Sacramento City Council Votes to Ban Flavored Tobacco Products

Statement of Matthew L. Myers, President, Campaign for Tobacco-Free Kids
April 17, 2019

WASHINGTON, D.C. – The Sacramento City Council delivered a big win for kids over the tobacco industry by voting Tuesday to prohibit the sale of all flavored tobacco products, including flavored e-cigarettes and menthol cigarettes. The Council recognized that harmful and addictive tobacco products should not be sold in candy, fruit and other appealing flavors that entice kids into a lifetime of addiction.

Flavored products are a favorite tobacco industry strategy for targeting kids today. Flavored e-cigarettes have fueled a youth epidemic, with e-cigarette use among high school students rising by 78 percent nationwide in 2018. In addition, flavored cigars have proliferated in recent years and become popular with kids, while more than half of youth smokers – including seven out of ten African-American youth smokers – smoke menthol cigarettes. Prohibiting flavored tobacco products is a critical step to reverse the youth e-cigarette epidemic and continue reducing tobacco use.

The Sacramento City Council voted 7-1 to approve the ordinance. The Sacramento vote provides a major boost for the growing movement to end the sale of flavored tobacco products. San Francisco last year became the first U.S. city to do so when voters overwhelmingly upheld the city’s law against a tobacco industry ballot challenge. Other cities, especially in California, have since approved similar measures.

We thank those who have led and supported the Sacramento effort, including Mayor Darrell Steinberg, Council Members Steve Hansen and Angelique Ashby, the Saving Our Legacy Project and the African American Tobacco Control Leadership Council.

Flavored Tobacco Products

Sacramento’s prohibition on flavored tobacco products is strongly supported by scientific evidence. There is conclusive evidence that flavors play a critical role in youth initiation and continued use of tobacco products. Flavors improve the taste and mask the harshness of tobacco products, making it easier for kids to try the product and ultimately become addicted. The vast majority of youth tobacco users report starting with a flavored product and that they use tobacco products “because they come in flavors I like.” E-cigarettes are sold in more than 15,000 flavors, and flavored cigars make up more than half of the U.S. cigar market. These products come in flavors like gummy bear, cotton candy, cherry dynamite and mango that clearly appeal to kids.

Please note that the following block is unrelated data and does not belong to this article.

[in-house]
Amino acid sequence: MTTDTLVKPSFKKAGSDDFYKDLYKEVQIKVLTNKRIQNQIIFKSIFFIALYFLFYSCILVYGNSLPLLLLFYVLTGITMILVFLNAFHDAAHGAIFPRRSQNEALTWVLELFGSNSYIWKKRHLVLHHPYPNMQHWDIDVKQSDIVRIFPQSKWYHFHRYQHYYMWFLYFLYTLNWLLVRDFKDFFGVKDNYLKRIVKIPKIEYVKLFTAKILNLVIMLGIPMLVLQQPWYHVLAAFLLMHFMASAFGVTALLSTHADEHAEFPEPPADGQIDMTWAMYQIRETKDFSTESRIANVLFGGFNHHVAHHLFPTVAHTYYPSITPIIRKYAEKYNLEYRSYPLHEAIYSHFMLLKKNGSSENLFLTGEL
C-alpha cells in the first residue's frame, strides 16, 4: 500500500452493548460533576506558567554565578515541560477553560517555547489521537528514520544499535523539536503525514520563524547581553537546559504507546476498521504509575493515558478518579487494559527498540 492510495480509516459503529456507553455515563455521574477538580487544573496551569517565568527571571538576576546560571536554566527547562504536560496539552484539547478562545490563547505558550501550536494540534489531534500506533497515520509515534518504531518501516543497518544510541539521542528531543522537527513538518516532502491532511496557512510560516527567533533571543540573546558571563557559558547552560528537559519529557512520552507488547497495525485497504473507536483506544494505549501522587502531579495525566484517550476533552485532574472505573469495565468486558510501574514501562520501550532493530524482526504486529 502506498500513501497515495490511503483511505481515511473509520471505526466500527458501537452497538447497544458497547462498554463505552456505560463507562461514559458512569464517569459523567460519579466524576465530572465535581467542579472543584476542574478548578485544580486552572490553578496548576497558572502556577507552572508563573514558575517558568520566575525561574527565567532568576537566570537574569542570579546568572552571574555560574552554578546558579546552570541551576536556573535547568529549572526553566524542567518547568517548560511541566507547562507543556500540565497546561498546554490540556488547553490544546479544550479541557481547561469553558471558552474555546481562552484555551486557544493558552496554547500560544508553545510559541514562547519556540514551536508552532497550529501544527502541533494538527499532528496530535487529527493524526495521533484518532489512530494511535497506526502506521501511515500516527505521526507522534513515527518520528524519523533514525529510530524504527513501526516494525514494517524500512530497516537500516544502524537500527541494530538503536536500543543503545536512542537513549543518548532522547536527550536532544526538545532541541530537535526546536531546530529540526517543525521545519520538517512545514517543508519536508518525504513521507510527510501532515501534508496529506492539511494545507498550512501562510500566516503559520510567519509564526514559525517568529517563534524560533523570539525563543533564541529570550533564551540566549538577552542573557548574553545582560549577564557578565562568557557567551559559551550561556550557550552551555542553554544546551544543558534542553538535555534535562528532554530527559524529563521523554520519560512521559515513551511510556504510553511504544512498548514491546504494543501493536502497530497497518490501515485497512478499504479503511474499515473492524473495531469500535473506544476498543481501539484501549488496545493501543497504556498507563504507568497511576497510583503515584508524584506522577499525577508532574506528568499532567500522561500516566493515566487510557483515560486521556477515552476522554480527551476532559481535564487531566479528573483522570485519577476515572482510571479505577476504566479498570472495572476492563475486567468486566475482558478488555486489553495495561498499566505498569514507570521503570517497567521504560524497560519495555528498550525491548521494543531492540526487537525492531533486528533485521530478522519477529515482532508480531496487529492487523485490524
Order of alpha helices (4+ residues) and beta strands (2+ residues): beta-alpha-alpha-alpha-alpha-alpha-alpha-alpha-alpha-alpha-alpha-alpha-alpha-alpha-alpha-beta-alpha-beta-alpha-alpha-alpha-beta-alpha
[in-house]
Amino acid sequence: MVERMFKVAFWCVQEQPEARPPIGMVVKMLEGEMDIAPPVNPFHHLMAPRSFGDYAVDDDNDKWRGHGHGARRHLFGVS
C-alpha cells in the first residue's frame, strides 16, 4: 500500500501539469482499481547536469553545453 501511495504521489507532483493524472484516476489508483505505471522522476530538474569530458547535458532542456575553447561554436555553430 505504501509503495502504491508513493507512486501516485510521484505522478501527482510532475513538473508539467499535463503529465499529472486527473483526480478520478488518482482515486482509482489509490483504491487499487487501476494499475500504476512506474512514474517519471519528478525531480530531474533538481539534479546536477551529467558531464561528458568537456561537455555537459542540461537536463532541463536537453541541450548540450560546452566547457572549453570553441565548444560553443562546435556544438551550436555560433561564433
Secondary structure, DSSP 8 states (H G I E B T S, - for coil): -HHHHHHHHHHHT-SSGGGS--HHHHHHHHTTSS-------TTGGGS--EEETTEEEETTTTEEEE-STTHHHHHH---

Flavored products, especially Juul, have driven the skyrocketing youth e-cigarette epidemic, which is addicting a new generation of kids and threatens the enormous, decades-long progress our nation has made in reducing youth tobacco use. In 2018 alone, e-cigarette use increased by an alarming 78 percent among high school students and 48 percent among middle school students, according to the 2018 National Youth Tobacco Survey (NYTS). More than 3.6 million middle and high school students were e-cigarette users in 2018 – an increase of 1.5 million in just one year.

Flavored cigars are also popular among youth. Cigars are especially popular among high school boys, who smoke cigars at about the same rate as cigarettes, and among African-American high school students, who smoke cigars at nearly three times the rate of cigarettes, according to the 2018 NYTS. Bloomberg News recently documented how tobacco companies have targeted African-American teens with candy- and fruit-flavored cigars.

There is also more than enough evidence to ban the sale of menthol cigarettes. Menthol cools and numbs the throat and reduces the harshness of tobacco smoke, making menthol cigarettes more appealing for kids who are starting to smoking. Over half of youth smokers ages 12-17 – and seven in ten African-American youth smokers – use menthol cigarettes. A comprehensive FDA scientific analysis, issued in 2013, concluded that menthol cigarettes 1) increase smoking initiation and progression to regular smoking among youth and young adults; 2) increase nicotine dependence (addiction); and 3) reduce success in quitting smoking.

For decades, the tobacco industry has engaged in targeted marketing of menthol cigarettes to African Americans and to youth. The industry’s targeting has had a destructive impact as African Americans smoke menthol cigarettes at high rates, quit smoking at lower rates and suffer higher rates of tobacco-caused death and disease.